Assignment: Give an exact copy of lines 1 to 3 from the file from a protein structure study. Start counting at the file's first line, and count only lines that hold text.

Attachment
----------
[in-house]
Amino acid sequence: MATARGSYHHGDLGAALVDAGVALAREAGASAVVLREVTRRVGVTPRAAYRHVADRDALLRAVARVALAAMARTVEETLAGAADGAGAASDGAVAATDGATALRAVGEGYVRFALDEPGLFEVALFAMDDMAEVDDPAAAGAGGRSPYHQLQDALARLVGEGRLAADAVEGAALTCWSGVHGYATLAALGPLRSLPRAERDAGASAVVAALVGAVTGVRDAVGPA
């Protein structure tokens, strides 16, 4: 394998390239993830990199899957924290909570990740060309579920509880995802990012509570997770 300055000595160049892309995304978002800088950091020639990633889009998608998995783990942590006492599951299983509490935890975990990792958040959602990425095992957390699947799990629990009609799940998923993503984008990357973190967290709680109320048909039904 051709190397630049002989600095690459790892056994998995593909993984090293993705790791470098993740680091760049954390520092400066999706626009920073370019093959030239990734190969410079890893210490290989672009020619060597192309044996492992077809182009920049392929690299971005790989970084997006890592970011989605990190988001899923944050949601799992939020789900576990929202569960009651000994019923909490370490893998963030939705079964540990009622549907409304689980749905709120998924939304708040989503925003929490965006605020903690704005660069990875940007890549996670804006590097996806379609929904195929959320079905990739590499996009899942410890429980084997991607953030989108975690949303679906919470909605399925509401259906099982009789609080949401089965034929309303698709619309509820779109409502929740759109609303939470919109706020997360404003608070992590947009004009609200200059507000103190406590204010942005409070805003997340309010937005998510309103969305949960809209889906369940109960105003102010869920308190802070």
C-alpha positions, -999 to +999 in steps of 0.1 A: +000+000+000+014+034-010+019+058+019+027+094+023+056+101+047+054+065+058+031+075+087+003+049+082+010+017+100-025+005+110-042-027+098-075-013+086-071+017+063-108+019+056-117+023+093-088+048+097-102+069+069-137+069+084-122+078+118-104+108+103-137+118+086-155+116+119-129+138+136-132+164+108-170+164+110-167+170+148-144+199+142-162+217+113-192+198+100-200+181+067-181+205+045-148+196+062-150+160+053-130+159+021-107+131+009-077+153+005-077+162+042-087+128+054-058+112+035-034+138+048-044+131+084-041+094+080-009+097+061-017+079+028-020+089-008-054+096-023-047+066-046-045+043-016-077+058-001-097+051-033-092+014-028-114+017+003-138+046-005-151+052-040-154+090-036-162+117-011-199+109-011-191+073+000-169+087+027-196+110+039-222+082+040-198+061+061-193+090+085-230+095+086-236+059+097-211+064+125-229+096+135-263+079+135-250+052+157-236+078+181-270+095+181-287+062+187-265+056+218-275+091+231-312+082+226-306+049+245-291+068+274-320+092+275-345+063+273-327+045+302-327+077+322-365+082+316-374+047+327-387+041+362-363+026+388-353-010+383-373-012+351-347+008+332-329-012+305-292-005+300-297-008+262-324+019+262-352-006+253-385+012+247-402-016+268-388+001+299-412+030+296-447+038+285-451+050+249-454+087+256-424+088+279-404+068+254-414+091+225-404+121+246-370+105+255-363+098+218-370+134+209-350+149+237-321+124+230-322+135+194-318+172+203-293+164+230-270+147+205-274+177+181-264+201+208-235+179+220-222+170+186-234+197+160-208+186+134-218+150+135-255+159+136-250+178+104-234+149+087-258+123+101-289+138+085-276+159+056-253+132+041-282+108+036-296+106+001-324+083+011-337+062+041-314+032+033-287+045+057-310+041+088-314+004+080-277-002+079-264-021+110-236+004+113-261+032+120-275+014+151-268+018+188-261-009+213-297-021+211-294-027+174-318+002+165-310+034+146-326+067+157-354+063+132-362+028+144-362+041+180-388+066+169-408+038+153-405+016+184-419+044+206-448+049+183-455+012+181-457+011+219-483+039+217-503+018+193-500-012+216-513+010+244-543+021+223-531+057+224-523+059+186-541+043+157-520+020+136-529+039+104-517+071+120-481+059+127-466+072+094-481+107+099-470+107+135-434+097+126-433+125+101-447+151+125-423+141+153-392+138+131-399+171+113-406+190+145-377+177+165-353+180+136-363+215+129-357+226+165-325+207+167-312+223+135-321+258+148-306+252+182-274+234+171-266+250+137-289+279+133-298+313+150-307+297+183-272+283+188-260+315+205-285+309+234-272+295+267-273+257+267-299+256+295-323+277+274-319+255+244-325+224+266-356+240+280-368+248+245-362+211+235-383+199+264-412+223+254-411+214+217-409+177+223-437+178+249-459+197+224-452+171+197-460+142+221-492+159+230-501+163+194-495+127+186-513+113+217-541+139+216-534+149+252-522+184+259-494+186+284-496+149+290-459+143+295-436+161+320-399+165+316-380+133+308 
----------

[in-house]
Amino acid sequence: MATARGSYHHGDLGAALVDAGVALAREAGASAVVLREVTRRVGVTPRAAYRHVADRDALLRAVARVALAAMARTVEETLAGAADGAGAASDGAVAATDGATALRAVGEGYVRFALDEPGLFEVALFAMDDMAEVDDPAAAGAGGRSPYHQLQDALARLVGEGRLAADAVEGAALTCWSGVHGYATLAALGPLRSLPRAERDAGASAVVAALVGAVTGVRDAVGPA
């Protein structure tokens, strides 16, 4: 394998390239993830990199899957924290909570990740060309579920509880995802990012509570997770 300055000595160049892309995304978002800088950091020639990633889009998608998995783990942590006492599951299983509490935890975990990792958040959602990425095992957390699947799990629990009609799940998923993503984008990357973190967290709680109320048909039904 051709190397630049002989600095690459790892056994998995593909993984090293993705790791470098993740680091760049954390520092400066999706626009920073370019093959030239990734190969410079890893210490290989672009020619060597192309044996492992077809182009920049392929690299971005790989970084997006890592970011989605990190988001899923944050949601799992939020789900576990929202569960009651000994019923909490370490893998963030939705079964540990009622549907409304689980749905709120998924939304708040989503925003929490965006605020903690704005660069990875940007890549996670804006590097996806379609929904195929959320079905990739590499996009899942410890429980084997991607953030989108975690949303679906919470909605399925509401259906099982009789609080949401089965034929309303698709619309509820779109409502929740759109609303939470919109706020997360404003608070992590947009004009609200200059507000103190406590204010942005409070805003997340309010937005998510309103969305949960809209889906369940109960105003102010869920308190802070």